Can migraines be caused by anxiety? That's a tricky question. Causes and triggers are different things... so no, technically anxiety does not cause a migraine, but here’s where it gets complicated… it can trigger an attack and be a part of the attack. I've written more on this below to help you understand why.
Here's a short video I recorded from my book Migraine Management (page 9 - 11) to help you understand why you might feel anxiety and panic before an attack.
Migraine causes are very complex. The current theory says that chemical reactions and hormones, such as serotonin and estrogen, play a role in pain sensitivity and it involves the brain and the blood vessels surrounding the brain and head.
Under certain conditions the brain can become hyperactive. This hyperactivity sets off a series of chemical reactions that irritate the nerves, causing them to send out pain signals throughout the head.
This in turn causes the blood vessels to expand, which makes them release even more chemicals, further irritating the nerves.
Certain conditions believed to start this chemical reaction and contribute to the onset of a migraine attack is the trigger. This can include any combination of triggers… one being anxiety.
Where it gets even more complicated is when anxiety, or the adrenaline rush the body has in preparation for the threat of an attack becomes apparent to us… as we… well… panic. So anxiety is part of the entire process.
So, can migraines be caused by anxiety? No, not caused but definitely triggered.
Here's the recorded part from my video above to help you understand the process in the body.
When you understand the biological chain of events of the stress reaction in the body, you can:
1. Differentiate this from your normal migraine symptoms
2. Or be more aware of it as a migraine symptom
Physiologically, the stress response is governed subconsciously by the autonomic nervous system (ANS).
"The nervous system has two separate actions: voluntary and involuntary" (Bourne, 2000, pp. 36-37). The voluntary part "moves your muscles and obeys your direct command. Your involuntary nervous system, on the other hand, regulates automatic functions ordinarily outside voluntary control, such as your heartbeat, respiration, and digestion.
This involuntary system is itself divided into two branches: the sympathetic and parasympathetic nervous system." The sympathetic system mobilizes several reactions in your body when you are emotional or excited, and the parasympathetic system "maintains normal, smooth functioning of your various internal organs during times when you are calm and at rest" (ibid.).
It is the sympathetic nervous system that sets off several rapid and intense bodily reactions simultaneously in a panic attack. I’m using panic attacks as an example to illustrate my point because the same reactions occur in the body to a lesser degree when you’re emotional or stressed. And even before you sense a migraine coming on, the body is preparing for the threat.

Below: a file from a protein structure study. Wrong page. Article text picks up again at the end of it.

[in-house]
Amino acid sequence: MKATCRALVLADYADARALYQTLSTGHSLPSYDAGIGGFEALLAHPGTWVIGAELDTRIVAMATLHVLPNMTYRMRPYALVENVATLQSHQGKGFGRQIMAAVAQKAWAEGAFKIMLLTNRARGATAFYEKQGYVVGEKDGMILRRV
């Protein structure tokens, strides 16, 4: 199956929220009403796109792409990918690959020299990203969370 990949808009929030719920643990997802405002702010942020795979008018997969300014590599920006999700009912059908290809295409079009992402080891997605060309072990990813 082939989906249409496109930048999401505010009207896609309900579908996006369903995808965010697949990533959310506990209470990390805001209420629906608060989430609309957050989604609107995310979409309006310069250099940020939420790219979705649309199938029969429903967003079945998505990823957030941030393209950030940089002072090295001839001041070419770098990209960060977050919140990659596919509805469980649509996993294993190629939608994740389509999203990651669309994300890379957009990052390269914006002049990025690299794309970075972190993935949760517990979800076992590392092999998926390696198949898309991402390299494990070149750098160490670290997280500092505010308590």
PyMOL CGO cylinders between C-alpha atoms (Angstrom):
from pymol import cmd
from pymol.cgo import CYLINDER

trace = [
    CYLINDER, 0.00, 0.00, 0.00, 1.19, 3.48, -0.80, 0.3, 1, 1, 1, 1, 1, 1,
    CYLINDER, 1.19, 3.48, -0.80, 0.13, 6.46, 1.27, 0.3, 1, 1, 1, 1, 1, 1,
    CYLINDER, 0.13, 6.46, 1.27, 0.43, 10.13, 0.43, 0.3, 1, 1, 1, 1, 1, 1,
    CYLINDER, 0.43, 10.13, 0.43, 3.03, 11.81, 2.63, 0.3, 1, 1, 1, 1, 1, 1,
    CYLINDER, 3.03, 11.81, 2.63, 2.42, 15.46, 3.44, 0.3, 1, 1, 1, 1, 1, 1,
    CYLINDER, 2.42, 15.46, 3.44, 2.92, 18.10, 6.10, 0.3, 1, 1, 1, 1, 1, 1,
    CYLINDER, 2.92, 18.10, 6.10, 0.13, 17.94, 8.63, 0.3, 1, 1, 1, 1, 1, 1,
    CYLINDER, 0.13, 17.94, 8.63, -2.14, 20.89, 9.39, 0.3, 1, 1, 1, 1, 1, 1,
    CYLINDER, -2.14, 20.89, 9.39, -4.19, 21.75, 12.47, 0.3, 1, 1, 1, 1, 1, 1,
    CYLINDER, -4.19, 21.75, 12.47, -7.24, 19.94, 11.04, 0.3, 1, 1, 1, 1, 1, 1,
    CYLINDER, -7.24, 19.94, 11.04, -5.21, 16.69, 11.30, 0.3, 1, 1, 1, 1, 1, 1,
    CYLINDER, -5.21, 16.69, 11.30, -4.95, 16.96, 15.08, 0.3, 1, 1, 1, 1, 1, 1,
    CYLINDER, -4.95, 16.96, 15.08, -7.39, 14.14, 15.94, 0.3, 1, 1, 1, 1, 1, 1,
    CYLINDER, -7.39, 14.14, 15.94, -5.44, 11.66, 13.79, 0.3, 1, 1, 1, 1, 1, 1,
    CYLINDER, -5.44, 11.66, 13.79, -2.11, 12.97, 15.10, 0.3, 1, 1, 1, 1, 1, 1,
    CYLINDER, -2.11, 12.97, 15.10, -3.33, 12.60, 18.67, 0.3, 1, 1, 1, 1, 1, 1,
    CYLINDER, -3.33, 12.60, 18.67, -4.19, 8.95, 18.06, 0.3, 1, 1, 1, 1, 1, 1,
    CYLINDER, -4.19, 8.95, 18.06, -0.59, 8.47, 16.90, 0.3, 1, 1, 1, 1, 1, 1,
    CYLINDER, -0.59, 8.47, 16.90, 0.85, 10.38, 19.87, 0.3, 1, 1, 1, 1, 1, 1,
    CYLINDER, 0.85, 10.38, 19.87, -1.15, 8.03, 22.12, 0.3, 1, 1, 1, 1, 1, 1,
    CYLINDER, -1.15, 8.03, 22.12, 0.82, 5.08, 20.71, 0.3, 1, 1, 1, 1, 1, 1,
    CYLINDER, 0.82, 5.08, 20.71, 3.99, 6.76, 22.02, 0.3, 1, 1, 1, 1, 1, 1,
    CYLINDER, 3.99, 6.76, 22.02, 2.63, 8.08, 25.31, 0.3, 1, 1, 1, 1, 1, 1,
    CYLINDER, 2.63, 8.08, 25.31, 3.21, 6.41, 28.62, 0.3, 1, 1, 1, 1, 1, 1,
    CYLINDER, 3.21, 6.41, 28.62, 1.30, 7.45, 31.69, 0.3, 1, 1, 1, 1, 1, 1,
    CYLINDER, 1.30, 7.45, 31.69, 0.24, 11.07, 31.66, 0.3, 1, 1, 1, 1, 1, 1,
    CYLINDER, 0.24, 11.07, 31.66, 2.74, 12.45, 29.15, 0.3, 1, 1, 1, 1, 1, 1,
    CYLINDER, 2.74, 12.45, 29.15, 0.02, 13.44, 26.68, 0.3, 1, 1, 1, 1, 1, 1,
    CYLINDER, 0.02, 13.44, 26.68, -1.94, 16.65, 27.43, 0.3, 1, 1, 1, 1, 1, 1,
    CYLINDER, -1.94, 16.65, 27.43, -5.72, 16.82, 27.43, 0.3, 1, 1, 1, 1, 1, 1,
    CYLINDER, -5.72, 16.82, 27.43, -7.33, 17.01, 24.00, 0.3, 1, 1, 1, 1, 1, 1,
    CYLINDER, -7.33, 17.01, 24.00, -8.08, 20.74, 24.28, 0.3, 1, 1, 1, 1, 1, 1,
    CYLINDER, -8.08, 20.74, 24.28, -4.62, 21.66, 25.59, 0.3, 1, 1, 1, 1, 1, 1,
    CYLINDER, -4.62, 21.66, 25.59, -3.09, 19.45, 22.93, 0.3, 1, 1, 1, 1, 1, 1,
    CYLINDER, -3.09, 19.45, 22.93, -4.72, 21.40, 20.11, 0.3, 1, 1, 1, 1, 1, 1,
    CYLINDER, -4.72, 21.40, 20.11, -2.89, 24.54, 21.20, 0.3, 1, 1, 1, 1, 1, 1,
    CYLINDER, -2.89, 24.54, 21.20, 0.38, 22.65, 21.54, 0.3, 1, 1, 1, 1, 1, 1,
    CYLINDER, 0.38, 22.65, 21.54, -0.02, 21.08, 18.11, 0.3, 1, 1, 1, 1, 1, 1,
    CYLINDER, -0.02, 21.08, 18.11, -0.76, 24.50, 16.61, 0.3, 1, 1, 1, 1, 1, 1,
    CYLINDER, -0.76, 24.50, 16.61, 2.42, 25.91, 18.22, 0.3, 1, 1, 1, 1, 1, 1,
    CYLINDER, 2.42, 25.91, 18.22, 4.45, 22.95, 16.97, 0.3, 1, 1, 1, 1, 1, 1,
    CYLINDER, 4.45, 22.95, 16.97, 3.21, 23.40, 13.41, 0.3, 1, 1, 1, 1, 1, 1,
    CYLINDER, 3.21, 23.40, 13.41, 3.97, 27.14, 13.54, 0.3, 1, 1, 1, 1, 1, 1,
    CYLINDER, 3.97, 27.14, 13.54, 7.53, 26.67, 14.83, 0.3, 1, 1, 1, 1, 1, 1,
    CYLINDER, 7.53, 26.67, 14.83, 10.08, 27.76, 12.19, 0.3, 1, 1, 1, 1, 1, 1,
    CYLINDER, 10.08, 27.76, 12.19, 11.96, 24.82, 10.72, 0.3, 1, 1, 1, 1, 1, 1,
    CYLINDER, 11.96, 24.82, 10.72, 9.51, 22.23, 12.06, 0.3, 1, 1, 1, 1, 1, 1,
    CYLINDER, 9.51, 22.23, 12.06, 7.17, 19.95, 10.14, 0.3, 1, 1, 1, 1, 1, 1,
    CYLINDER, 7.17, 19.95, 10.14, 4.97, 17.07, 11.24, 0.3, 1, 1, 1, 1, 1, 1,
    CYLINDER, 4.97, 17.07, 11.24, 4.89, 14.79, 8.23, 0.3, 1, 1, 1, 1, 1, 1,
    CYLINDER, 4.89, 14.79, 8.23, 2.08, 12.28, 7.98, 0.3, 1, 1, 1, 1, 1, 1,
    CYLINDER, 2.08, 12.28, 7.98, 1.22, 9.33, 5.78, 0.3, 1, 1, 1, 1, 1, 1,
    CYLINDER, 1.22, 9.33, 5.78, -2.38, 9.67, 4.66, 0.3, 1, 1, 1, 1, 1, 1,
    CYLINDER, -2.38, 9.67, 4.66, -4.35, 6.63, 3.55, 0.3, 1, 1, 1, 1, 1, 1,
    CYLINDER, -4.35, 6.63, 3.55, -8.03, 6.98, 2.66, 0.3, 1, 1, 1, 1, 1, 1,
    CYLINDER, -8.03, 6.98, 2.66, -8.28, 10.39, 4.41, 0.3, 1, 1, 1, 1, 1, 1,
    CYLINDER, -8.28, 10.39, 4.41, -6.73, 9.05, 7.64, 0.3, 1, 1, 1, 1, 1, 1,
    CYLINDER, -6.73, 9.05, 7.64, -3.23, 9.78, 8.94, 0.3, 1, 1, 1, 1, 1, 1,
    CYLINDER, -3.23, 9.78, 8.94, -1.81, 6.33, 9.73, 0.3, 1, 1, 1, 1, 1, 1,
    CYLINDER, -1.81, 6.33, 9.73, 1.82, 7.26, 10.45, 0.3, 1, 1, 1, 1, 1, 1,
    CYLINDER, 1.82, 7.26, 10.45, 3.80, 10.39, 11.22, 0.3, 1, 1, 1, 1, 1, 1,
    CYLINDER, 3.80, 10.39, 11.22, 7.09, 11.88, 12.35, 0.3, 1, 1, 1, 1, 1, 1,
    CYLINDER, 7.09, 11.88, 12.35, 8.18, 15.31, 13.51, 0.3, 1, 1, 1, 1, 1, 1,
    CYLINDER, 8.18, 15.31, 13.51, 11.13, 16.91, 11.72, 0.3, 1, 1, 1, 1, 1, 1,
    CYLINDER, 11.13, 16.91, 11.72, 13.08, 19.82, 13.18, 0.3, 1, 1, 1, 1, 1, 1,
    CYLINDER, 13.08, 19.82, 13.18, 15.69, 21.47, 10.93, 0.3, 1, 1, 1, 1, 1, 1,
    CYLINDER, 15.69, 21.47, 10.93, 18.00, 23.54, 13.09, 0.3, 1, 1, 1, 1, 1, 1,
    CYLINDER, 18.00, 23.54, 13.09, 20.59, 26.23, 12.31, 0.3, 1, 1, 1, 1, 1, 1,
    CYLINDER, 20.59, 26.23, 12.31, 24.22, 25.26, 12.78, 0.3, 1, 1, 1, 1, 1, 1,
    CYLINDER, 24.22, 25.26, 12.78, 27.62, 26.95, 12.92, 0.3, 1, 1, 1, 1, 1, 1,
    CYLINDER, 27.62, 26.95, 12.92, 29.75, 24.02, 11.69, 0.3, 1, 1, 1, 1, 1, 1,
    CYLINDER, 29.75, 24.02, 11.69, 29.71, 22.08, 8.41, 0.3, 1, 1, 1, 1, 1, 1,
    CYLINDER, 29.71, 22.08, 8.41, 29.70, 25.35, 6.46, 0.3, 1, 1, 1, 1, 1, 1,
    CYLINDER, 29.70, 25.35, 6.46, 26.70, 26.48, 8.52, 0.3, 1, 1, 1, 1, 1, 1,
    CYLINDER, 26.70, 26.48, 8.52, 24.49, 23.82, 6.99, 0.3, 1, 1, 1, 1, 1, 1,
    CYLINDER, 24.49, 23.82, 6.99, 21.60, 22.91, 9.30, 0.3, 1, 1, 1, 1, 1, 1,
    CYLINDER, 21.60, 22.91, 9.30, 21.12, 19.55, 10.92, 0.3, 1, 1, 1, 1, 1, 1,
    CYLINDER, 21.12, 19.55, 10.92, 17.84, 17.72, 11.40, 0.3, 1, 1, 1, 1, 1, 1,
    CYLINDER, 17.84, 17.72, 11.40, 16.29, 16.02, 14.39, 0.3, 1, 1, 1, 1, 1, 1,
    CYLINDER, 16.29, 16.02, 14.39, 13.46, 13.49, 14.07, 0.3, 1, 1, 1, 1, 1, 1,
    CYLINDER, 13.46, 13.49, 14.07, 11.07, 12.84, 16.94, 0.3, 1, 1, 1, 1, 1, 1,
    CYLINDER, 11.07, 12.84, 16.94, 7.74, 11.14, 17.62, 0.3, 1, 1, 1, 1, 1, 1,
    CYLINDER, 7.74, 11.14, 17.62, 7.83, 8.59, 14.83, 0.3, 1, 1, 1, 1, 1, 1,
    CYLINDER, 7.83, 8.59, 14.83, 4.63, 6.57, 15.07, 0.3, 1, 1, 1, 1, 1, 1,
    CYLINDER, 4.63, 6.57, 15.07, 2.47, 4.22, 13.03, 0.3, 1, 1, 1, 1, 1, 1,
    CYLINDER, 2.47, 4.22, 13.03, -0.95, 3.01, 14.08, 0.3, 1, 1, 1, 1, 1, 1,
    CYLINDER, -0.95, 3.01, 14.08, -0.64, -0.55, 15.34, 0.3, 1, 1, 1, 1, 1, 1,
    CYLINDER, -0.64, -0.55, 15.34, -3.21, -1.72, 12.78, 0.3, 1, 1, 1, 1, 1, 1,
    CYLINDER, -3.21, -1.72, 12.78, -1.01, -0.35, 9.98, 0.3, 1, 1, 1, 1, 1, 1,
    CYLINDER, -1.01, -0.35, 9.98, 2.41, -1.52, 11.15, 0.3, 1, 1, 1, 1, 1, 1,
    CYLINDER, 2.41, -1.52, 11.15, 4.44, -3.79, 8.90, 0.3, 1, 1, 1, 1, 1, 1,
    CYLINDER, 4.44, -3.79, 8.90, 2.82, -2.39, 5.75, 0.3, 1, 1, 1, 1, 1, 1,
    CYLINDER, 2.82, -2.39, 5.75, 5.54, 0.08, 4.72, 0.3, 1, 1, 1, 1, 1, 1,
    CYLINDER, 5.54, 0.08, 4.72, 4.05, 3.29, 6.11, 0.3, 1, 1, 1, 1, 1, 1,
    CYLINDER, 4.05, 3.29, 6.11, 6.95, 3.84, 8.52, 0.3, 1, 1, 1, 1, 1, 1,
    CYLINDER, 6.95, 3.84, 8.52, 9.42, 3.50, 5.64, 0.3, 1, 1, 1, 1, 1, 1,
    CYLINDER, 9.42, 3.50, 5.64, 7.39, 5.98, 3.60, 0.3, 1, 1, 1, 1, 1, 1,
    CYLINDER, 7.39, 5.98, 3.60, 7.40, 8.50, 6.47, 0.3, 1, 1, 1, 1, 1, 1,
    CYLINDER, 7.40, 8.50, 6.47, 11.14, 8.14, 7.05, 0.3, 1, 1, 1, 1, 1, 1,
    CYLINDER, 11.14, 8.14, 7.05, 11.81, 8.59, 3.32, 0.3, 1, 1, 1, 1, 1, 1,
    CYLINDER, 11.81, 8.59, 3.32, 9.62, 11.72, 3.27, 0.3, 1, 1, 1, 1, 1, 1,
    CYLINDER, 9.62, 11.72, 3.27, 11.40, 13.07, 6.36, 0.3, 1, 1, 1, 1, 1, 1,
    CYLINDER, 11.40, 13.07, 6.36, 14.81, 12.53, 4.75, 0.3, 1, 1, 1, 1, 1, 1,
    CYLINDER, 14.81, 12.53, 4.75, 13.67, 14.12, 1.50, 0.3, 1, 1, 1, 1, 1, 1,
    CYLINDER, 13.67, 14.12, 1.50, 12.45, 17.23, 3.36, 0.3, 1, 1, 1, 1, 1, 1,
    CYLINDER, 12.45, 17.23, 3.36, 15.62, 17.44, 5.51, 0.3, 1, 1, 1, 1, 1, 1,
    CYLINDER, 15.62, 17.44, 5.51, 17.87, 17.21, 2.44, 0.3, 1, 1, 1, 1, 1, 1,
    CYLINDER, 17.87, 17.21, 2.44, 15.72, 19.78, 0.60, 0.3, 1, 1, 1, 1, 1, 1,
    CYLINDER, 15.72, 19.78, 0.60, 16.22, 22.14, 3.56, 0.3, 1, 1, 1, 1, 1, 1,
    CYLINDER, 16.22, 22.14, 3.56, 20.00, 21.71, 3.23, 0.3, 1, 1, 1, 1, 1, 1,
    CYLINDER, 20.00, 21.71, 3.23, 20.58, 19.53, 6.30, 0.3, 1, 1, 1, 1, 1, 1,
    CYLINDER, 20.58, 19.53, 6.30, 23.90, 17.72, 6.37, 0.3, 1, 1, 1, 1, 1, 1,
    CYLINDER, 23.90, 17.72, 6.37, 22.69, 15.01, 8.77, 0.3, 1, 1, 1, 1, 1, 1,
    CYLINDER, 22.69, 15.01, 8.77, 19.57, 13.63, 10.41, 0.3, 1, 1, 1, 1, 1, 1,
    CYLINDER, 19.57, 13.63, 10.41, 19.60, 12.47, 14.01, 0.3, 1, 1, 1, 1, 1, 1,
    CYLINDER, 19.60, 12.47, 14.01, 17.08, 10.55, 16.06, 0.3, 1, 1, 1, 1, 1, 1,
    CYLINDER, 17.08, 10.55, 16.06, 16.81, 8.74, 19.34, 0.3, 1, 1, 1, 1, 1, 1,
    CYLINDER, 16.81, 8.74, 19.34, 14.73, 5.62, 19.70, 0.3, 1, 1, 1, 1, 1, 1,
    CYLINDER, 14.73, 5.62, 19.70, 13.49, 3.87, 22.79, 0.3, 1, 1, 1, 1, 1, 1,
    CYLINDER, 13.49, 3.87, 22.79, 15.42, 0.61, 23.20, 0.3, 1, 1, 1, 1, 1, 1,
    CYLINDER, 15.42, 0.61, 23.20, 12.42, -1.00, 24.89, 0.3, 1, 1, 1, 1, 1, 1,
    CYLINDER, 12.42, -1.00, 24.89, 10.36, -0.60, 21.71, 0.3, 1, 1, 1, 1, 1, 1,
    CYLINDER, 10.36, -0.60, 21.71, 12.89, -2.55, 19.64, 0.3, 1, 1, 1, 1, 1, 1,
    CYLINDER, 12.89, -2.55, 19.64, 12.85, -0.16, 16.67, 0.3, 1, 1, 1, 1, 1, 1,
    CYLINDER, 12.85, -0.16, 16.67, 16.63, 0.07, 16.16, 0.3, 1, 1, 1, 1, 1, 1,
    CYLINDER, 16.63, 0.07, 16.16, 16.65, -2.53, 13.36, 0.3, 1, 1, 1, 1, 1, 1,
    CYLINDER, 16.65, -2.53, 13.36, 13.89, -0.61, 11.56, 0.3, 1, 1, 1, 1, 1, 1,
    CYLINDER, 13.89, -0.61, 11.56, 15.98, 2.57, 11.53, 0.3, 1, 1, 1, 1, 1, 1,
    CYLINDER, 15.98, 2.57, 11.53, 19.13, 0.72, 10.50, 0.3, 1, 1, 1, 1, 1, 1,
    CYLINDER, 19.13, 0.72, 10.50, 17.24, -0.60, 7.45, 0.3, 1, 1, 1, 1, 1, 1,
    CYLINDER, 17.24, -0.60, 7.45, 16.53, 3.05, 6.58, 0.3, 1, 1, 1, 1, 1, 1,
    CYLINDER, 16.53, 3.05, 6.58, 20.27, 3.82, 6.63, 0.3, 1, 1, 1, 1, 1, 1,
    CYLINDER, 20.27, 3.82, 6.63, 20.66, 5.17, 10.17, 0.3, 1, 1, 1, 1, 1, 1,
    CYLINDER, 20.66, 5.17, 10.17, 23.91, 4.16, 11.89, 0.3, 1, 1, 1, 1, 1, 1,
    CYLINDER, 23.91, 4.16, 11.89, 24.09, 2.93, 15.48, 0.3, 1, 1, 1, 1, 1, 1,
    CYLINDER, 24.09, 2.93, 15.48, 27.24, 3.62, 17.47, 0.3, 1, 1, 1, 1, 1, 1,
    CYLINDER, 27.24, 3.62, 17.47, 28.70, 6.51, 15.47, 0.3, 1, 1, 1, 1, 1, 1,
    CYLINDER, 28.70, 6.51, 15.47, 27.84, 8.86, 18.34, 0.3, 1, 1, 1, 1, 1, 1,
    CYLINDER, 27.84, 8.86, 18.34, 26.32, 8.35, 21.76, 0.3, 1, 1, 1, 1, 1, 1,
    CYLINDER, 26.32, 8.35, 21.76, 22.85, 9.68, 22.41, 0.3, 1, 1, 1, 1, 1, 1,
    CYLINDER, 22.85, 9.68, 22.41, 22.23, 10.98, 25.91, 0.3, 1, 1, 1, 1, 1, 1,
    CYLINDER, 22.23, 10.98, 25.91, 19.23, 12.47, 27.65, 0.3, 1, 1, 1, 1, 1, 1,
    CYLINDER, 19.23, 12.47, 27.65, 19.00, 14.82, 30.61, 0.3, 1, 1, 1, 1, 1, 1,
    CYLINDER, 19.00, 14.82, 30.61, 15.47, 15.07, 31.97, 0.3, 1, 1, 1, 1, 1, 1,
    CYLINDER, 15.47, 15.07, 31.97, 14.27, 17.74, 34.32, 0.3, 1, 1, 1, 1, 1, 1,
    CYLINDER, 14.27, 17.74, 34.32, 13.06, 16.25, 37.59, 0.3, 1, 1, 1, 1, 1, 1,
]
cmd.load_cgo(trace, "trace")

This is why you might experience a low-grade panic attack before a migraine. Identifying that adrenaline rush is an important early warning signal.
So, the sympathetic nervous system sets off a reaction and it "causes your adrenal glands to release large amounts of adrenaline" (ibid.). You may feel the sudden jolt with an accompanying "feeling of dread and terror." It is not in your imagination! A lower level stress does this in the body too.
And what’s next?
"Within seconds, the excess adrenaline can cause:
1) your heart to race,
2) your respiration to become rapid and shallow,
3) profuse sweating,
4) trembling and shaking, and
5) cold hands and feet." (ibid.).
Your sympathetic nervous system also produces muscle contractions. This is the freeze part of the 'fight or flight' response. It can lead you to experience strong contractions in your chest or throat, and to feel like you can't breathe.
"Other reactions caused by the sympathetic nervous system include the excess release of stomach acid, inhibition of digestion, release of red blood cells by the spleen, release of stored-up sugar by the liver, increase in metabolic rate, and dilation of the pupils." (ibid.).
When I first read this years ago, I instantly thought: migraine attack. You may or may not be aware when you’re experiencing an extreme flush of adrenaline. But even if you’re not consciously aware of it, your body certainly is! Your body prepares for each attack and this places stress on the body.
On a smaller level the hypothalamic − pituitary − adrenal gland (also known as the HPA axis) controls the stress response. The hypothalamus, in the brain, regulates basic bodily functions like: stress, body temperature, hunger, sleep and sex. It releases a hormone called corticotrophin when it perceives stress in our environment.
This hormone sends a signal to the pituitary gland to release adrenocorticotropic hormone (ACTH), which flows through the bloodstream to the adrenal glands. This hormone "stimulates the adrenals to release the two major stress hormones, adrenaline and cortisol" (Walton, 2010).
I’m sure you’ve heard of adrenaline and cortisol by now. These are the hormones responsible for creating the 'fight or flight' response. So, some stress is normal and ok, and most importantly - your body should return to normal after the threat has passed. It’s when you’re perpetually in a state of 'fight or flight' that it can be problematic.
Having to deal with your migraines (a chronic condition) and your current life situations could be setting you up for daily stressors that trigger these hormones.
Answering the question - can migraines be caused by anxiety, is an excerpt from my book Migraine Management: How To Reduce Anxiety, Manage Pain and Prevent Attacks
So, can migraines be caused by anxiety? What have you experienced?